Profiling the Mosaic Center's Diversity Educator Interns
Mark is a junior studying Sociology.
“I couldn’t tell you the meaning of existence. It’s different for everyone I suppose. I can tell you this though. The happiest moments of my life have occurred in a room full of difference, of unknown beginnings and uncertain ends. I’ve never been happier than when I’m meeting someone new. I’m an explorer, you could say, but I explore the landscape of human experience. Every conversation is a new expedition, a new chance to discover the unknown. That is what Diversity means to me. It’s the fuel of my spiritual economy.”
*The Diversity Educator Interns are undergraduate and graduate students who co-facilitate cross-cultural and diversity awareness discussions and educational workshops across campus.
Q. What made you get involved with The Mosaic Center as a Diversity Educator Intern?
A. I found an advertisement for UMBC Talks, and after attending one I saw the smokin' cool "Meet the DEIs" board in the Mosaic Center. So I inquired about what exactly a DEI was, and I thought it'd be cool to learn about diversity education.
Q. What's your favorite moment as a DEI so far?
A. We were doing a presentation about cross-cultural communication, and within five minutes of being there this guy, this top-dog, let the entire class know that he "did work" with women. It was very funny.
Q. What has surprised you most about working in a Center for Culture and Diversity?
A. I was really surprised by how much the position has broadened my ability to think outside the box.
Q. Do you find anything challenging about being a DEI? If so, explain.
A. There haven't really been too many difficulties thus far although I'd like to increase the number of different workshops we have to offer.
Q. What might someone be surprised to know about you?
A. Well, I'm secretly a legendary Go-Kart Racer. Also, once upon a time my goal in life was to be a Loli-Pop kid from The Wizard of Oz. One Halloween I dressed up as one of those happy midgets, and I basically chugged helium so that I could keep the voice all night.
Q. What's it like to be a Diversity Educator Intern for The Mosaic Center?
A. Imagine that your mind is a treasure chest with a lock on it, but inside that chest there are a thousand little miniature boxes with locks on them too. Inside every box is a gem, an idea waiting to be discovered. The cool thing about being a DEI is that you get the key to open the big chest, and if you're lucky you can pop open a couple of those mini-boxes too.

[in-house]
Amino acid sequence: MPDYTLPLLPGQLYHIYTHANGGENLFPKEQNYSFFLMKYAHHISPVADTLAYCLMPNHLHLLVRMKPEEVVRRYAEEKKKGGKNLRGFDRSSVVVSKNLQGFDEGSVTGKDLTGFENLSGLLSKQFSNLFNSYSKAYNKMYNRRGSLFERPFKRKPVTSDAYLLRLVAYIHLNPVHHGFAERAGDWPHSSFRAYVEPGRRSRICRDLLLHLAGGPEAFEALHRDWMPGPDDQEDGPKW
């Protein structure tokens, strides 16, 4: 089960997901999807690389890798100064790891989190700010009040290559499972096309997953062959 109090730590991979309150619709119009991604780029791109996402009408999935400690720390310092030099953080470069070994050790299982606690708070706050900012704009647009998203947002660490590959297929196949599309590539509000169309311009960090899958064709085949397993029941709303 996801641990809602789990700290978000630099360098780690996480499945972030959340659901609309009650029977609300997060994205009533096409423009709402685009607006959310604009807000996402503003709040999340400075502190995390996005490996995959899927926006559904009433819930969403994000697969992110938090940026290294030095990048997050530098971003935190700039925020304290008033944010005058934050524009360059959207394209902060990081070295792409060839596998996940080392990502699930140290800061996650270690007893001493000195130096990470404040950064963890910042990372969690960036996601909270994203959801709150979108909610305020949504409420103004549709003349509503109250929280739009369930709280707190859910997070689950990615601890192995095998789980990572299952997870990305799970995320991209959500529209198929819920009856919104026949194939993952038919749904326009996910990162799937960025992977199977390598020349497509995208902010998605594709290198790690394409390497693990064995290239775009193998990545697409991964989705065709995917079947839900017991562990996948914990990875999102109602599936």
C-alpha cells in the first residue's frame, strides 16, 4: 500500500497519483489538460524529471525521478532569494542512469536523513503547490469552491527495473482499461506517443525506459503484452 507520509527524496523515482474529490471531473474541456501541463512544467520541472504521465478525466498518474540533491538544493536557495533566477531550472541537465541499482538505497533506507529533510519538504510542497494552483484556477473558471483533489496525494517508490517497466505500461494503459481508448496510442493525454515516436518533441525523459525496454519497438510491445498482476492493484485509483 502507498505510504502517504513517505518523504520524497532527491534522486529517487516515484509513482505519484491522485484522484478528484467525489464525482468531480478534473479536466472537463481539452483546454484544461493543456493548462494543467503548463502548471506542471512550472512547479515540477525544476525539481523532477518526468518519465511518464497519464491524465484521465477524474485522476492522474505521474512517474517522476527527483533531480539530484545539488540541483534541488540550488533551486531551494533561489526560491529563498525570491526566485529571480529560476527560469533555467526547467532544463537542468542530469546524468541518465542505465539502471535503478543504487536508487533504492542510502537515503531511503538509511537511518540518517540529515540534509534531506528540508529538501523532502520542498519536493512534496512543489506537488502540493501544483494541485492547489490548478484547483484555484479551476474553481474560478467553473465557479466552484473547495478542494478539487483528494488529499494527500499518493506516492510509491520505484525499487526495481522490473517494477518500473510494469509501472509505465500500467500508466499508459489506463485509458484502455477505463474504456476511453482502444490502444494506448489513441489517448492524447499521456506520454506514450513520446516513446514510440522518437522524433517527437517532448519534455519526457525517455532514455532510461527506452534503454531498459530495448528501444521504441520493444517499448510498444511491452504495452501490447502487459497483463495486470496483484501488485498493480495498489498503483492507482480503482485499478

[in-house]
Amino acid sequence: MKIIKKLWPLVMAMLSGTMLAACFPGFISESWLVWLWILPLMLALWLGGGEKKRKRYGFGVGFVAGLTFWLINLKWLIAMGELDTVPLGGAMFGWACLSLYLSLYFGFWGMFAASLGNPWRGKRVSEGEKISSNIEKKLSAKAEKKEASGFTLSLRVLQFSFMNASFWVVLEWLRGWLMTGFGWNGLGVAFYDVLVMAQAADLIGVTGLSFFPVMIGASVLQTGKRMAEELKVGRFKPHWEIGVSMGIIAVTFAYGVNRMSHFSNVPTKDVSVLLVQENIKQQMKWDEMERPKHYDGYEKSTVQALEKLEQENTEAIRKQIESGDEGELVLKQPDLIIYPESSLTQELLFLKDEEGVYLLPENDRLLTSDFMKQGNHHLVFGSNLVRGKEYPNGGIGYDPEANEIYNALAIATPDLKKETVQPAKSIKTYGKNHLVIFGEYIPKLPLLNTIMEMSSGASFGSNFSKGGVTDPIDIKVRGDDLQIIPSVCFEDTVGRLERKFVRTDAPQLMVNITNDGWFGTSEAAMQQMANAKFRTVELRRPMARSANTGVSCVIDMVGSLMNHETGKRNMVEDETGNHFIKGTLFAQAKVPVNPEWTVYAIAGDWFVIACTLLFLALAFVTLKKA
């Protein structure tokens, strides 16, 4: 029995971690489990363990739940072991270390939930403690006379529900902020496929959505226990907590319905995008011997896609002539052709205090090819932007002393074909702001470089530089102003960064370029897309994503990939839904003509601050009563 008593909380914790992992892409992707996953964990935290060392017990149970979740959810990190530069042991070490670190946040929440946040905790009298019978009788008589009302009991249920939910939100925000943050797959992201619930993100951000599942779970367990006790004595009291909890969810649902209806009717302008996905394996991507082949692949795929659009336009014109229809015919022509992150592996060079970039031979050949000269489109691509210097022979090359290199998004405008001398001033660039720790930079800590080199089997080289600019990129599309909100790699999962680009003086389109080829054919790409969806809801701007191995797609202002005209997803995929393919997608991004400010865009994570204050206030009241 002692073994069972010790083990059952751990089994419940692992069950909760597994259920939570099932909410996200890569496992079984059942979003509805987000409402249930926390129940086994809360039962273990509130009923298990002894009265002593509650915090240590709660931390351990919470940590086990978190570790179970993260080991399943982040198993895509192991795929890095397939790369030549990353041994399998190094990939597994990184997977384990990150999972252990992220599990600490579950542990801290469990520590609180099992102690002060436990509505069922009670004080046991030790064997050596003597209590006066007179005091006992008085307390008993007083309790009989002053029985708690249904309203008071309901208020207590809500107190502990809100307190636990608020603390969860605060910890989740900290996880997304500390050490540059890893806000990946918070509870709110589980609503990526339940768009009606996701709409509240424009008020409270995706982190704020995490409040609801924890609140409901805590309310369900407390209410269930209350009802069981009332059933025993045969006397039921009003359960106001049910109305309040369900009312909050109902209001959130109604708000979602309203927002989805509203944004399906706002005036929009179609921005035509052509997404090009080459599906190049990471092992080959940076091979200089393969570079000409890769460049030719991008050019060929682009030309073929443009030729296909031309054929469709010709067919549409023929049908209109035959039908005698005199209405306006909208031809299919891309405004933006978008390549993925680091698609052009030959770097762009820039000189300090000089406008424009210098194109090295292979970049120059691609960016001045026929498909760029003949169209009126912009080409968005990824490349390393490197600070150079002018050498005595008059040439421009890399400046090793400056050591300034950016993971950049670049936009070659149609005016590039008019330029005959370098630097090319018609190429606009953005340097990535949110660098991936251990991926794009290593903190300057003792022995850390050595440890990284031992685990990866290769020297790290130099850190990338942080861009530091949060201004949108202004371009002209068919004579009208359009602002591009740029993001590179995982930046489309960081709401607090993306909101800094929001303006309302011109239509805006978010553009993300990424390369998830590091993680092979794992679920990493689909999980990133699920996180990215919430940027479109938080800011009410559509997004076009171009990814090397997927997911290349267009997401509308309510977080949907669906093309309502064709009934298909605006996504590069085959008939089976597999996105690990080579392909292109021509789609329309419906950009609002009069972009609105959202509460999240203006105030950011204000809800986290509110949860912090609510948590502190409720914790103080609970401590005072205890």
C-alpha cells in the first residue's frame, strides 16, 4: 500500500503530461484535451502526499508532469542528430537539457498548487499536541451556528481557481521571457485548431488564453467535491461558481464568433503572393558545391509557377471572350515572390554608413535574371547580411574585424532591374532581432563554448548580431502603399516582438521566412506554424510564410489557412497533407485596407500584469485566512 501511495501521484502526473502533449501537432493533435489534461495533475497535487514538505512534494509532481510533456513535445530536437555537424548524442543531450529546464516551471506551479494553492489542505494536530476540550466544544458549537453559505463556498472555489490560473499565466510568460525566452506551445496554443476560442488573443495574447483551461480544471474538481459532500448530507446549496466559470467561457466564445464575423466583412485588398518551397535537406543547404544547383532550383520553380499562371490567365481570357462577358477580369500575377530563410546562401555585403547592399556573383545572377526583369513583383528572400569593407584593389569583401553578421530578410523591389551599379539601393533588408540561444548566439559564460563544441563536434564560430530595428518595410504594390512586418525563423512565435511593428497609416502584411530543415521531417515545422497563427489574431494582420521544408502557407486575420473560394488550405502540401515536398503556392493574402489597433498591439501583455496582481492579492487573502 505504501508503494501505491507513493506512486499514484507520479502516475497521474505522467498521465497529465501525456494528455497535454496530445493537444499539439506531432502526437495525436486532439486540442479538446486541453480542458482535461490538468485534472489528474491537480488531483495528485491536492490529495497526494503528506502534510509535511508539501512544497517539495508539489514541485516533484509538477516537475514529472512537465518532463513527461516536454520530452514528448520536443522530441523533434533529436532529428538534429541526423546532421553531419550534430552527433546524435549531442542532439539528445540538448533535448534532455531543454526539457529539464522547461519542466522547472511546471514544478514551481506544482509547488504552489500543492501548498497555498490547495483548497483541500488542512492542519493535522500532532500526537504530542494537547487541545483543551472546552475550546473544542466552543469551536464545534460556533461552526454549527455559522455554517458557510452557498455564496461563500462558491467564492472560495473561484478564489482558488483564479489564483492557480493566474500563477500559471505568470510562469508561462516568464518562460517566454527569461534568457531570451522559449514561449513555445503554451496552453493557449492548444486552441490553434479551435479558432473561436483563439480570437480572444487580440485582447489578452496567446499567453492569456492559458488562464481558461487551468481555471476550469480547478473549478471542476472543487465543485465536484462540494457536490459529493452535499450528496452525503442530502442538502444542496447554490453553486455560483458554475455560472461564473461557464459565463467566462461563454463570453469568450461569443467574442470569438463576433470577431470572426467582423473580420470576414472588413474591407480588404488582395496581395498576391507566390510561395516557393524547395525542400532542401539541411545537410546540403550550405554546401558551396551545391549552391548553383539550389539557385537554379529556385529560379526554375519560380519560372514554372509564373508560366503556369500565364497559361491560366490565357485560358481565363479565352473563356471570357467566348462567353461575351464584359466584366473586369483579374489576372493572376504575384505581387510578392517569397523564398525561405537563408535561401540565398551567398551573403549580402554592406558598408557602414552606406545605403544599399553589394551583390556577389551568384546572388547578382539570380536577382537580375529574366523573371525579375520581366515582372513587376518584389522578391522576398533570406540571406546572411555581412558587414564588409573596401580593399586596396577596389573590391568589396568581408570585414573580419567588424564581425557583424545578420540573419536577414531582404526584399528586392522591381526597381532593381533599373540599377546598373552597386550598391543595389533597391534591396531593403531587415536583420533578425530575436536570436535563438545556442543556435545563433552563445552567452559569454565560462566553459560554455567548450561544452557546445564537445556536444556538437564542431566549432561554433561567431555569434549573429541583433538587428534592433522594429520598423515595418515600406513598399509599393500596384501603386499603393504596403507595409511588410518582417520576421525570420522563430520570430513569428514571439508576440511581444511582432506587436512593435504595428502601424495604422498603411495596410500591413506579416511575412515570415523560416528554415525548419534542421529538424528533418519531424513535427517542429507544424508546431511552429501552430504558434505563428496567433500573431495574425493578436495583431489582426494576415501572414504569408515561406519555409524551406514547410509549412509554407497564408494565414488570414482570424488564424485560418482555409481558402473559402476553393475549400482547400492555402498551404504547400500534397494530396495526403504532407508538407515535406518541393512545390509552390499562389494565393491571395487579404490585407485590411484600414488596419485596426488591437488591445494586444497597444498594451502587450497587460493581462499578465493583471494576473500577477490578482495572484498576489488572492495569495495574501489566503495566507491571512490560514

Q. When you aren’t performing DEI duties, what are you most likely doing?
A. I like stories. Whether they're written, spoken, or in some cinematic form, I spend most of my free time seeking out cool stories. I really enjoy meeting new people too, so I spend a lot of time just walking around and looking for interesting people to start up conversations with.
Q. How would (someone) describe you?
A. How many words can they use to describe me? Most people would probably label me as sarcastic with a melodic voice. (Melodic is such a cool word) I try to base my actions off of the people I'm surrounded by at the time, so I adapt myself to whoever I'm with.
Q. What do you wish other people knew about The Mosaic Center?
A. I wish they knew about all the cool events that The Mosaic Center co-hosts and sponsors, such as UMBC Talks.
Q. What would you say are some of your strongest beliefs about diversity?
A. Whether you want to acknowledge it or not, it exists. If you want to make friends, form bonds, and maybe seek out future family members, you have to know how to relate to people. So how do you relate to people? You can't do it by assuming that everyone thinks like you do on every issue. You have to be prepared to discuss things, to change your mind, to learn about new ways of living. Basically, you have to be willing to open your "treasure chest" of a mind and let things in.
Q. What's your personal philosophy on what should be done about promoting communal diversity and inclusion?
A. Step 1: Relax. If someone says or does something that offends you, you have to realize that more often than not it's not on purpose. People don't often go out of their way to annoy people they don't even know. I know it seems that way sometimes, but people are generally good. The moment you're angry, the moment you write them off, is the moment you lose. You could've just lost a lifelong friend or a true love--whatever that is.
Step 2: Listen. Before you voice your opinion, see what someone else has to say. Maybe you disagree with them completely, but the first step to understanding something is to acknowledge that it's worth your time. You do that by listening.
Step 3: Don't try to "fix" stuff. You can't solve difference. It's not something that can be overcome. It's something to be appreciated and welcomed. New ideas always make the end result better.
Want to know more? Contact firstname.lastname@example.org - to request a workshop for your group or org complete a workshop request form! http://my.umbc.edu/groups/themosaic (form must be submitted at least two weeks in advance)
Posted: October 11, 2012, 1:31 PM